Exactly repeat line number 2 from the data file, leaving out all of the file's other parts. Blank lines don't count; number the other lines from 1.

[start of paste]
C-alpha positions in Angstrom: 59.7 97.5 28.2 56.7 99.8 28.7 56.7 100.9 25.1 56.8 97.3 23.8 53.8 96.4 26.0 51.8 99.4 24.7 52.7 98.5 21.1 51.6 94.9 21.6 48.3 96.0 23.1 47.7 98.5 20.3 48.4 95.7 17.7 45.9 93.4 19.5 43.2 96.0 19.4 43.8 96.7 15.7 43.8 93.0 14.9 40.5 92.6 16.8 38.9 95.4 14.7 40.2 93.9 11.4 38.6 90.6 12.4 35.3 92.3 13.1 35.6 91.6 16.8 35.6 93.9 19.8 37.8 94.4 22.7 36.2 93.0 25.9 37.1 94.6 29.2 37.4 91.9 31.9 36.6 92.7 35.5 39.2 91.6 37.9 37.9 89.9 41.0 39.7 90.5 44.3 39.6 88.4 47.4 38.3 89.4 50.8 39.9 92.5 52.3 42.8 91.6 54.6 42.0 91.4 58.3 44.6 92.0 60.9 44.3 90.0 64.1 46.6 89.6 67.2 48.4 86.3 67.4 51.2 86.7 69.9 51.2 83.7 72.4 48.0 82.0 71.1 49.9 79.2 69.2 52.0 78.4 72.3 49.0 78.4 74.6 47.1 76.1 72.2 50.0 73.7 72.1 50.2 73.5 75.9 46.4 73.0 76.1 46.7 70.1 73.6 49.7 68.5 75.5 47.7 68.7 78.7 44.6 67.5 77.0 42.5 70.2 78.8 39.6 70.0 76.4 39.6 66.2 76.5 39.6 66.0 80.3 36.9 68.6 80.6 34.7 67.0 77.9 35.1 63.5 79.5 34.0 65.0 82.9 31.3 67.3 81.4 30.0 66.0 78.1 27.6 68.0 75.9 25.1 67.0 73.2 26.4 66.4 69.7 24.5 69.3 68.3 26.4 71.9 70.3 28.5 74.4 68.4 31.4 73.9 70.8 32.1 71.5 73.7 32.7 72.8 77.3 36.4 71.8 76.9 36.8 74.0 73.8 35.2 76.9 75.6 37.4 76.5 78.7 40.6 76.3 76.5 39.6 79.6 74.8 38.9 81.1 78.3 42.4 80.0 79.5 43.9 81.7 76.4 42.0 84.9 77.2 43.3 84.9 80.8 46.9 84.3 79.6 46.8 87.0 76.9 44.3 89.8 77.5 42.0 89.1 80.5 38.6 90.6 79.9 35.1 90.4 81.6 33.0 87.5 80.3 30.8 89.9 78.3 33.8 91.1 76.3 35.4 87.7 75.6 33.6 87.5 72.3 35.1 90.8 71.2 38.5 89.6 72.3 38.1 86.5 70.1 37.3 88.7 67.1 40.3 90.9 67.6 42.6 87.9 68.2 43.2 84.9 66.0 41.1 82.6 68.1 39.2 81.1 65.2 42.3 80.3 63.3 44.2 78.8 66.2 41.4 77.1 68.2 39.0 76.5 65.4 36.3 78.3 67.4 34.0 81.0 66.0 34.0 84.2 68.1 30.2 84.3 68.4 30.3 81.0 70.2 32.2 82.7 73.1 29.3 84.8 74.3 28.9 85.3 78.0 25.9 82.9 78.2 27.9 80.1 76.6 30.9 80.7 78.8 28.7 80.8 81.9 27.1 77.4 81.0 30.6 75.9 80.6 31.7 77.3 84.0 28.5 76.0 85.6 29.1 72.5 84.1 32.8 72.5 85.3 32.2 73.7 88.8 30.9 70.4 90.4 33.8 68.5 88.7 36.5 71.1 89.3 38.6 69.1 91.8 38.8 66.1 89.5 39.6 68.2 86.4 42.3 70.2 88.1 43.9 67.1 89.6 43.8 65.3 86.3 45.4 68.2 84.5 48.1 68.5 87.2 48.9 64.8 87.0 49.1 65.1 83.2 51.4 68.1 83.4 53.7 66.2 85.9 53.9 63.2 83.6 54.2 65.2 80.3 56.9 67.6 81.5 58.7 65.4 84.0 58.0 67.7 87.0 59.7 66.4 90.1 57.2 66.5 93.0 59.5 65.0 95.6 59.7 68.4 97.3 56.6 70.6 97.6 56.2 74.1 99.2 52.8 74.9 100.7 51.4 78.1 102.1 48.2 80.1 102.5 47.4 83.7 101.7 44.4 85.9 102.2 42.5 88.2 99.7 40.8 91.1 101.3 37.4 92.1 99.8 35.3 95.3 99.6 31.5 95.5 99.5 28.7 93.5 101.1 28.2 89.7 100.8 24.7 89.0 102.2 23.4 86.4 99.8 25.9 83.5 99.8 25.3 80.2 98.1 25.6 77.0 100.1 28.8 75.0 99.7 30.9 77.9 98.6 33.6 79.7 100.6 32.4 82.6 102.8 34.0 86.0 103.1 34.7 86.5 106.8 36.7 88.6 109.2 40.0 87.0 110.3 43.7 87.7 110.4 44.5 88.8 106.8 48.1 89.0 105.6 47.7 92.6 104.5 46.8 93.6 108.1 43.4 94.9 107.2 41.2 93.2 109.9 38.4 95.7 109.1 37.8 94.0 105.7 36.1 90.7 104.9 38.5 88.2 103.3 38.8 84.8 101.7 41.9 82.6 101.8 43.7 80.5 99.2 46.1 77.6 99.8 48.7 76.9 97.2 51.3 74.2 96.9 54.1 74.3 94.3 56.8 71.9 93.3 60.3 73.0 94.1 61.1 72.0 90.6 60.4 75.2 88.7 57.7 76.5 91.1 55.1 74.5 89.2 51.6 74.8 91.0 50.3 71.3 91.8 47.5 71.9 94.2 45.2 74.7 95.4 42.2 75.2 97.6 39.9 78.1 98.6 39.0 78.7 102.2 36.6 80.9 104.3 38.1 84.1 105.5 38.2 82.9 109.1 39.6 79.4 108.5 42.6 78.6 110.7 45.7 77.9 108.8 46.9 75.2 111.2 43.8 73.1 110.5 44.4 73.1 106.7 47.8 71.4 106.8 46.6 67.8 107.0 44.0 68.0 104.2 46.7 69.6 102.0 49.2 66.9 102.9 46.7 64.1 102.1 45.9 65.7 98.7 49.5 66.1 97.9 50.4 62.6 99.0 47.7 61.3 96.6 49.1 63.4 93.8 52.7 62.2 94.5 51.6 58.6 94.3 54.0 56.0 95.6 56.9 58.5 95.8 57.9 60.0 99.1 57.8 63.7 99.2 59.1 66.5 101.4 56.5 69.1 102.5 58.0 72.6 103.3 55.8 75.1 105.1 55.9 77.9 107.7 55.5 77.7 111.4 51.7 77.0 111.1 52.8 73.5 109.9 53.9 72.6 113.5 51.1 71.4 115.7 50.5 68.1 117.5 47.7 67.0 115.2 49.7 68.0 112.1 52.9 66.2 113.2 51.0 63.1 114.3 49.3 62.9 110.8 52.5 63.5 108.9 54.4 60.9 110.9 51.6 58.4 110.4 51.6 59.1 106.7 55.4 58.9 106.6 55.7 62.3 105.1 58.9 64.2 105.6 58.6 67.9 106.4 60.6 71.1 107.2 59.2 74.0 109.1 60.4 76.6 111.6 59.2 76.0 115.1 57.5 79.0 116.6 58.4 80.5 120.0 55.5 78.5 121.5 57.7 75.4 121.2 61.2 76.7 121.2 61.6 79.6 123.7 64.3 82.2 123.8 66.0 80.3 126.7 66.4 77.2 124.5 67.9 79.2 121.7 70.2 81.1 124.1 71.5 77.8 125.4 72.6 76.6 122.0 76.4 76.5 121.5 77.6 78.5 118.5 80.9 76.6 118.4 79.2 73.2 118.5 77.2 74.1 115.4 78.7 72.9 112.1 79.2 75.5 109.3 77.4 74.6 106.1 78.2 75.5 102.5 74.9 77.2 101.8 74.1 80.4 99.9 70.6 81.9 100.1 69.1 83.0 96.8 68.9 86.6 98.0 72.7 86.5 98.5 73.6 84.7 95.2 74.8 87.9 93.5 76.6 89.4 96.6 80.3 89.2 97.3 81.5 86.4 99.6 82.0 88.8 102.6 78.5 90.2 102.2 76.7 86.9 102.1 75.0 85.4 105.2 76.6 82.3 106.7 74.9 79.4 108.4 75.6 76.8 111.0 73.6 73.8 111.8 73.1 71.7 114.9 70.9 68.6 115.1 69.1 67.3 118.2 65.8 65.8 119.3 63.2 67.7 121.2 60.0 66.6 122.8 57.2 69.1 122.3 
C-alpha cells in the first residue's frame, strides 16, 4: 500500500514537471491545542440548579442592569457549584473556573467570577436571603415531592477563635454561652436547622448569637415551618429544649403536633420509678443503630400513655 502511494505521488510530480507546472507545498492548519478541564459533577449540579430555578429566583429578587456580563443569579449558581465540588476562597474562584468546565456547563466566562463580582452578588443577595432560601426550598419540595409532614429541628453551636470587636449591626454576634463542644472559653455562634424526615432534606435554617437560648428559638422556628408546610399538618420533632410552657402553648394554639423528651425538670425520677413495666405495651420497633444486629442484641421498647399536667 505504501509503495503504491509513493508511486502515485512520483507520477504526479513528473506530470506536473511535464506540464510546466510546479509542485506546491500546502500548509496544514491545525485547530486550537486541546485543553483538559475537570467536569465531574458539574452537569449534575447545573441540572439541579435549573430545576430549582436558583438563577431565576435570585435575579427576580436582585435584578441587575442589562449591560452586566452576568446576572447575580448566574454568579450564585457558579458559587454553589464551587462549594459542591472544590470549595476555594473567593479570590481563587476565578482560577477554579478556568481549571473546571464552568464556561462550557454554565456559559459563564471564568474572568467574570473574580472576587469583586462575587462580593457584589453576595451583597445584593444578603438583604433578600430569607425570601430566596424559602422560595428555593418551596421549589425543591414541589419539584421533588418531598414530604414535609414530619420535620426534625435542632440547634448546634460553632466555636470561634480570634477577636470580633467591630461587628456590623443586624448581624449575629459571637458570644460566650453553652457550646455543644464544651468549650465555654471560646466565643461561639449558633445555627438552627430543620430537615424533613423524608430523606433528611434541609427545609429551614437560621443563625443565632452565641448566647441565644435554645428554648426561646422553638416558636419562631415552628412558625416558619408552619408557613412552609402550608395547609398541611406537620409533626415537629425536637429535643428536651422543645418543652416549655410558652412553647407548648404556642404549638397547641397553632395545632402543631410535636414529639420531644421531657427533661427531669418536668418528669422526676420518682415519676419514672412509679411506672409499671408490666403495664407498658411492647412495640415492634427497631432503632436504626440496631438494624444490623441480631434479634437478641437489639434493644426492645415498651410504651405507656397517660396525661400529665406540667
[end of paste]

C-alpha cells in the first residue's frame, strides 16, 4: 500500500514537471491545542440548579442592569457549584473556573467570577436571603415531592477563635454561652436547622448569637415551618429544649403536633420509678443503630400513655 502511494505521488510530480507546472507545498492548519478541564459533577449540579430555578429566583429578587456580563443569579449558581465540588476562597474562584468546565456547563466566562463580582452578588443577595432560601426550598419540595409532614429541628453551636470587636449591626454576634463542644472559653455562634424526615432534606435554617437560648428559638422556628408546610399538618420533632410552657402553648394554639423528651425538670425520677413495666405495651420497633444486629442484641421498647399536667 505504501509503495503504491509513493508511486502515485512520483507520477504526479513528473506530470506536473511535464506540464510546466510546479509542485506546491500546502500548509496544514491545525485547530486550537486541546485543553483538559475537570467536569465531574458539574452537569449534575447545573441540572439541579435549573430545576430549582436558583438563577431565576435570585435575579427576580436582585435584578441587575442589562449591560452586566452576568446576572447575580448566574454568579450564585457558579458559587454553589464551587462549594459542591472544590470549595476555594473567593479570590481563587476565578482560577477554579478556568481549571473546571464552568464556561462550557454554565456559559459563564471564568474572568467574570473574580472576587469583586462575587462580593457584589453576595451583597445584593444578603438583604433578600430569607425570601430566596424559602422560595428555593418551596421549589425543591414541589419539584421533588418531598414530604414535609414530619420535620426534625435542632440547634448546634460553632466555636470561634480570634477577636470580633467591630461587628456590623443586624448581624449575629459571637458570644460566650453553652457550646455543644464544651468549650465555654471560646466565643461561639449558633445555627438552627430543620430537615424533613423524608430523606433528611434541609427545609429551614437560621443563625443565632452565641448566647441565644435554645428554648426561646422553638416558636419562631415552628412558625416558619408552619408557613412552609402550608395547609398541611406537620409533626415537629425536637429535643428536651422543645418543652416549655410558652412553647407548648404556642404549638397547641397553632395545632402543631410535636414529639420531644421531657427533661427531669418536668418528669422526676420518682415519676419514672412509679411506672409499671408490666403495664407498658411492647412495640415492634427497631432503632436504626440496631438494624444490623441480631434479634437478641437489639434493644426492645415498651410504651405507656397517660396525661400529665406540667